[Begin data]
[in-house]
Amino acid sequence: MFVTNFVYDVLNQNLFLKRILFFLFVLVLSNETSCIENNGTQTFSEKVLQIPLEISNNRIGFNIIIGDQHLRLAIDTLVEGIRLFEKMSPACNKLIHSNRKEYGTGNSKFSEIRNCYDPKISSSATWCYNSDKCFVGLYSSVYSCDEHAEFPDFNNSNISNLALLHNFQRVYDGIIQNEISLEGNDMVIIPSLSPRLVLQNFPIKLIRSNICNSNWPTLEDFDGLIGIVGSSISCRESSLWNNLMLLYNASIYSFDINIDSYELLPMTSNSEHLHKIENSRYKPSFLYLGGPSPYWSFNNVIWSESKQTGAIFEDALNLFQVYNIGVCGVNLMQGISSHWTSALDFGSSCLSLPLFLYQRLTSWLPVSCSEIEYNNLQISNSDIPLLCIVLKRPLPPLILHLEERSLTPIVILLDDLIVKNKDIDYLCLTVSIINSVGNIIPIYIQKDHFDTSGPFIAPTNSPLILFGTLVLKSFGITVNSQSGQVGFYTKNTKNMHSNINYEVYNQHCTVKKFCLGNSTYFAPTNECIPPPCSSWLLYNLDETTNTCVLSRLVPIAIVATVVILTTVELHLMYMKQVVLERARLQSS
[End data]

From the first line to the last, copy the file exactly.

[in-house]
Amino acid sequence: MFVTNFVYDVLNQNLFLKRILFFLFVLVLSNETSCIENNGTQTFSEKVLQIPLEISNNRIGFNIIIGDQHLRLAIDTLVEGIRLFEKMSPACNKLIHSNRKEYGTGNSKFSEIRNCYDPKISSSATWCYNSDKCFVGLYSSVYSCDEHAEFPDFNNSNISNLALLHNFQRVYDGIIQNEISLEGNDMVIIPSLSPRLVLQNFPIKLIRSNICNSNWPTLEDFDGLIGIVGSSISCRESSLWNNLMLLYNASIYSFDINIDSYELLPMTSNSEHLHKIENSRYKPSFLYLGGPSPYWSFNNVIWSESKQTGAIFEDALNLFQVYNIGVCGVNLMQGISSHWTSALDFGSSCLSLPLFLYQRLTSWLPVSCSEIEYNNLQISNSDIPLLCIVLKRPLPPLILHLEERSLTPIVILLDDLIVKNKDIDYLCLTVSIINSVGNIIPIYIQKDHFDTSGPFIAPTNSPLILFGTLVLKSFGITVNSQSGQVGFYTKNTKNMHSNINYEVYNQHCTVKKFCLGNSTYFAPTNECIPPPCSSWLLYNLDETTNTCVLSRLVPIAIVATVVILTTVELHLMYMKQVVLERARLQSS